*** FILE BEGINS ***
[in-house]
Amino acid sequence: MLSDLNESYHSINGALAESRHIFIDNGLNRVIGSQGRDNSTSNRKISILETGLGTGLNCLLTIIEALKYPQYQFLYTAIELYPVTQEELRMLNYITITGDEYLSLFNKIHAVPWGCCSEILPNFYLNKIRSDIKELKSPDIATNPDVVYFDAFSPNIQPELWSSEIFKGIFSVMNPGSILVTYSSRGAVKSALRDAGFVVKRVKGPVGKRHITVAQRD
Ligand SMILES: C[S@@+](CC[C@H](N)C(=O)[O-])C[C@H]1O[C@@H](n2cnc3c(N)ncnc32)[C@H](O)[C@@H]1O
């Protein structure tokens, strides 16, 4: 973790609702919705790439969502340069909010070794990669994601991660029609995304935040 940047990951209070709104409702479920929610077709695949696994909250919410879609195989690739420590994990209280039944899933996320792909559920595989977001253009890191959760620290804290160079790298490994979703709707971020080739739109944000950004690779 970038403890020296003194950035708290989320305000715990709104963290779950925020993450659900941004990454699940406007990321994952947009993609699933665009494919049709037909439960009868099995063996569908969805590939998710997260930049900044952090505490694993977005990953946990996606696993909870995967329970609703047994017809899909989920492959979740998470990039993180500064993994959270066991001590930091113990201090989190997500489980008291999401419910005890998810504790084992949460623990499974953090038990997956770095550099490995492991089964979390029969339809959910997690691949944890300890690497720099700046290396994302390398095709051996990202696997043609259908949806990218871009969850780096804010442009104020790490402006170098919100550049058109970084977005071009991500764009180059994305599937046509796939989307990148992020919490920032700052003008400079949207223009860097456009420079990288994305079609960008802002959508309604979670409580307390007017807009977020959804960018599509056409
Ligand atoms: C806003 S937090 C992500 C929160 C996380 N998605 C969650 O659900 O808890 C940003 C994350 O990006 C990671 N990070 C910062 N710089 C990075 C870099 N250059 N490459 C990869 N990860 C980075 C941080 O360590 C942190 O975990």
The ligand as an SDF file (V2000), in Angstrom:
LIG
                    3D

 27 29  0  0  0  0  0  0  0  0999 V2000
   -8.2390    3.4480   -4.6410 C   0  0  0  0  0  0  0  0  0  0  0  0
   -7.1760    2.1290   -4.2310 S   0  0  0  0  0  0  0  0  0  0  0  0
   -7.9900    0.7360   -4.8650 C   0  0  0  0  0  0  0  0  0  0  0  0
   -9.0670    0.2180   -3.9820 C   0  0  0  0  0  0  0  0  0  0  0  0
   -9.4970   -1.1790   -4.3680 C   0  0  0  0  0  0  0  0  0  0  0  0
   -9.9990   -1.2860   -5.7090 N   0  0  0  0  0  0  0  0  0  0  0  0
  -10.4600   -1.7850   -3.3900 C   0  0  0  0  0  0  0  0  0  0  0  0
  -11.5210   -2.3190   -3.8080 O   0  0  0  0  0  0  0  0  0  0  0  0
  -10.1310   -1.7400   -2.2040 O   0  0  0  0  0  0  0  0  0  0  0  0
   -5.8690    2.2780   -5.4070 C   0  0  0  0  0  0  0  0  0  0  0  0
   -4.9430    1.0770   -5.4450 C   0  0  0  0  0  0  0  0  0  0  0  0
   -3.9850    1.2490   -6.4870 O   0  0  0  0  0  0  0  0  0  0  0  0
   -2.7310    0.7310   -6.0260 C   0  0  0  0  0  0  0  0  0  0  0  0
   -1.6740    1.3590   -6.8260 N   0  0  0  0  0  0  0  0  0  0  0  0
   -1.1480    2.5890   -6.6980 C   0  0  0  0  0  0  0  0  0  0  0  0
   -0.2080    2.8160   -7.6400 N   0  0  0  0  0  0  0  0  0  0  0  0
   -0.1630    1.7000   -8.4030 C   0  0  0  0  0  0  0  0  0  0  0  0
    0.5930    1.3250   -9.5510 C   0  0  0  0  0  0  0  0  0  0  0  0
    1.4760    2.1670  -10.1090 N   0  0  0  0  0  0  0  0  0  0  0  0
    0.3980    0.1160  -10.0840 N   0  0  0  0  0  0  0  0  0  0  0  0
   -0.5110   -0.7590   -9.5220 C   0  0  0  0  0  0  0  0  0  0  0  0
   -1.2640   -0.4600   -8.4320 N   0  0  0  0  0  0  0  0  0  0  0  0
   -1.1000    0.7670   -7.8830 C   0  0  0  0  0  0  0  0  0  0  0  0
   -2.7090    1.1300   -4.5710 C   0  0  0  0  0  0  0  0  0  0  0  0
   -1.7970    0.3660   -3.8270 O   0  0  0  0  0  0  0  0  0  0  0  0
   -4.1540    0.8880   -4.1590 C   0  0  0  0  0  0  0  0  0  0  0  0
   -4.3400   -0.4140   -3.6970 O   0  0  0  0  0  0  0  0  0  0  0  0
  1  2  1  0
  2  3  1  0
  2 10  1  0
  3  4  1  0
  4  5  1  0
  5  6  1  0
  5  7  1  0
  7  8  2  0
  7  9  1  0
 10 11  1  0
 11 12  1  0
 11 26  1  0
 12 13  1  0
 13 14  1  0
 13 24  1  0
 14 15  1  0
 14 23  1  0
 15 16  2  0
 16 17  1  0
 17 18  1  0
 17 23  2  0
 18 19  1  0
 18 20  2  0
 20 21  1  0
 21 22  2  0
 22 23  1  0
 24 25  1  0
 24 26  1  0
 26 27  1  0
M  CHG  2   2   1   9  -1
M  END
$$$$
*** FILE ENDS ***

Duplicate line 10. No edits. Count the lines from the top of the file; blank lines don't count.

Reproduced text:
   -8.2390    3.4480   -4.6410 C   0  0  0  0  0  0  0  0  0  0  0  0